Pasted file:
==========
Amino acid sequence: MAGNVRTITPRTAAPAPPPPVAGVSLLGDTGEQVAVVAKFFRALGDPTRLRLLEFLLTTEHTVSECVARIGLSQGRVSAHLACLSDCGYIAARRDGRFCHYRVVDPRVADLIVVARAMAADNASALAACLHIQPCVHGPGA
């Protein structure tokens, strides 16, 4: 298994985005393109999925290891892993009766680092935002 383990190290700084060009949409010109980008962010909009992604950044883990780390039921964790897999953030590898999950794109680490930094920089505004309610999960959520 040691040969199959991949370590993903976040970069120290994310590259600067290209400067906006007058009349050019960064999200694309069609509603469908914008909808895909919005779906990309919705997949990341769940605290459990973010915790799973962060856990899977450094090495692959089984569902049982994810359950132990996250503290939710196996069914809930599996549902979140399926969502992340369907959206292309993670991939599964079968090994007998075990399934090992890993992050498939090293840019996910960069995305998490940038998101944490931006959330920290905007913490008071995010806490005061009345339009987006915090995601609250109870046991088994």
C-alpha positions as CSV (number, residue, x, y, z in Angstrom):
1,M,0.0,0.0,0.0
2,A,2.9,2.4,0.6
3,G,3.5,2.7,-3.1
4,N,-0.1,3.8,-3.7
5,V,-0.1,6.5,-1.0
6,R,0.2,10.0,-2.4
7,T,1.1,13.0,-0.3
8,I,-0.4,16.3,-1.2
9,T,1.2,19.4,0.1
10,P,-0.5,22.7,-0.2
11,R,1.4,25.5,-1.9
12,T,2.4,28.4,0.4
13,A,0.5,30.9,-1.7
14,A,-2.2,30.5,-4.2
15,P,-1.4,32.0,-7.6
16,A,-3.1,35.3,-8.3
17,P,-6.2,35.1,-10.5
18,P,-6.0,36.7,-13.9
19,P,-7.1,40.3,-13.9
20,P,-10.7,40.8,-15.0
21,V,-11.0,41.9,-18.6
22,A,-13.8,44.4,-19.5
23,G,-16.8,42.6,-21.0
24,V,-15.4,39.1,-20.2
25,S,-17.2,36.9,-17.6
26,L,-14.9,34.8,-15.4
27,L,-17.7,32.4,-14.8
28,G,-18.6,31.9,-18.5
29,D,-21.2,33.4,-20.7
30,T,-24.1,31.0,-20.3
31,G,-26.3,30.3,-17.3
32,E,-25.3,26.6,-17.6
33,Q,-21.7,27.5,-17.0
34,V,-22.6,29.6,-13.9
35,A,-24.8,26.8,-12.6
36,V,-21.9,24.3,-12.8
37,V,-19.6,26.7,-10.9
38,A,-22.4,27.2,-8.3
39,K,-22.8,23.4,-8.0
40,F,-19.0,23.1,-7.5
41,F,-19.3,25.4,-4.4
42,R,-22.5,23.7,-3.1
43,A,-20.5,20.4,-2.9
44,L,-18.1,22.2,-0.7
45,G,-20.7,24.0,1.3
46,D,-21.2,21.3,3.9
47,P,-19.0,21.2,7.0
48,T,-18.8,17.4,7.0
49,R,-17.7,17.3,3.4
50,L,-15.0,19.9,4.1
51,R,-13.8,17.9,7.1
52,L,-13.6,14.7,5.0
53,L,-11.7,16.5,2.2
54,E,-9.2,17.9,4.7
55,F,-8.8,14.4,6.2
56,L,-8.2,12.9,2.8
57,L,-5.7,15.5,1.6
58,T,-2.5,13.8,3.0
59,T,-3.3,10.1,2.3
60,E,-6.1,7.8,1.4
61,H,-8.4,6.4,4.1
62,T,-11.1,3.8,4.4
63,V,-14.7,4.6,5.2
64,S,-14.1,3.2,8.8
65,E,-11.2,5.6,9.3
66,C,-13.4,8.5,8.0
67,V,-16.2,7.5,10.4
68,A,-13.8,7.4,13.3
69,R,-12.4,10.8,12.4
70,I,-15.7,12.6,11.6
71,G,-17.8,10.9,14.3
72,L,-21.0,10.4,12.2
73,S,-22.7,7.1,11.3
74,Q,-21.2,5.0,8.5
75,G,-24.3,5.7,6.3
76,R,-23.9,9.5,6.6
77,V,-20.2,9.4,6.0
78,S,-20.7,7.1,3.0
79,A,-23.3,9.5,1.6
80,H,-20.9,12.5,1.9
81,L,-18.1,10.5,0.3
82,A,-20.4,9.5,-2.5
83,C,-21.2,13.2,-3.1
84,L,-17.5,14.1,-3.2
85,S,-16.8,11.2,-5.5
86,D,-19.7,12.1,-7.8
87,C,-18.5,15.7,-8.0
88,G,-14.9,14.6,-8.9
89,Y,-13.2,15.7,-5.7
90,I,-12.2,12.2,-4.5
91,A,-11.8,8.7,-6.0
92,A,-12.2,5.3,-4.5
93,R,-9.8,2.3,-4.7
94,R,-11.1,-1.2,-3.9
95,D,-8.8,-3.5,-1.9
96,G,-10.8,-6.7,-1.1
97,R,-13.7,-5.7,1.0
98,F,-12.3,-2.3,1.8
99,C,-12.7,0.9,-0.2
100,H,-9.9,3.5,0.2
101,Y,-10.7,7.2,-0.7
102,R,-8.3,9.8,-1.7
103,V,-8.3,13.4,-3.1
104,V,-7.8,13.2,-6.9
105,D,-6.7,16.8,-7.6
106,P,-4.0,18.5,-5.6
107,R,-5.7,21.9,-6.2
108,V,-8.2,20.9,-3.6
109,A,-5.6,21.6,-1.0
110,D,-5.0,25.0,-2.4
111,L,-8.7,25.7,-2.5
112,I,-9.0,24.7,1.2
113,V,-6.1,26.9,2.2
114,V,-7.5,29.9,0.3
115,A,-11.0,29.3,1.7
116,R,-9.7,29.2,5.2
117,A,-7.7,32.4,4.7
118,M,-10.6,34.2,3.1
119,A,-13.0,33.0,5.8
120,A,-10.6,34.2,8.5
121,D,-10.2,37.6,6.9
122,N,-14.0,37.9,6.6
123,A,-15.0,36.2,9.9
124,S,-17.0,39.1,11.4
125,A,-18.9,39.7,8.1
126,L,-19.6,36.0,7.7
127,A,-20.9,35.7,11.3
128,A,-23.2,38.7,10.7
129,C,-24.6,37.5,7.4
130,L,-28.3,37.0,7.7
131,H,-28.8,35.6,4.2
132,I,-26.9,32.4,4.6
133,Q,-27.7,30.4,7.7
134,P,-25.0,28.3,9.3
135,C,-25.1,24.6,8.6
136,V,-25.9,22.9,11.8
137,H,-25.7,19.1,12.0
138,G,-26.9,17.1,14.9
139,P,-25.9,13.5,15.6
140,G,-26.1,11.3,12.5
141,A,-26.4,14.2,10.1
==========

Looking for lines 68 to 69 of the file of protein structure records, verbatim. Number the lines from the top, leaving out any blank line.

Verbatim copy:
65,E,-11.2,5.6,9.3
66,C,-13.4,8.5,8.0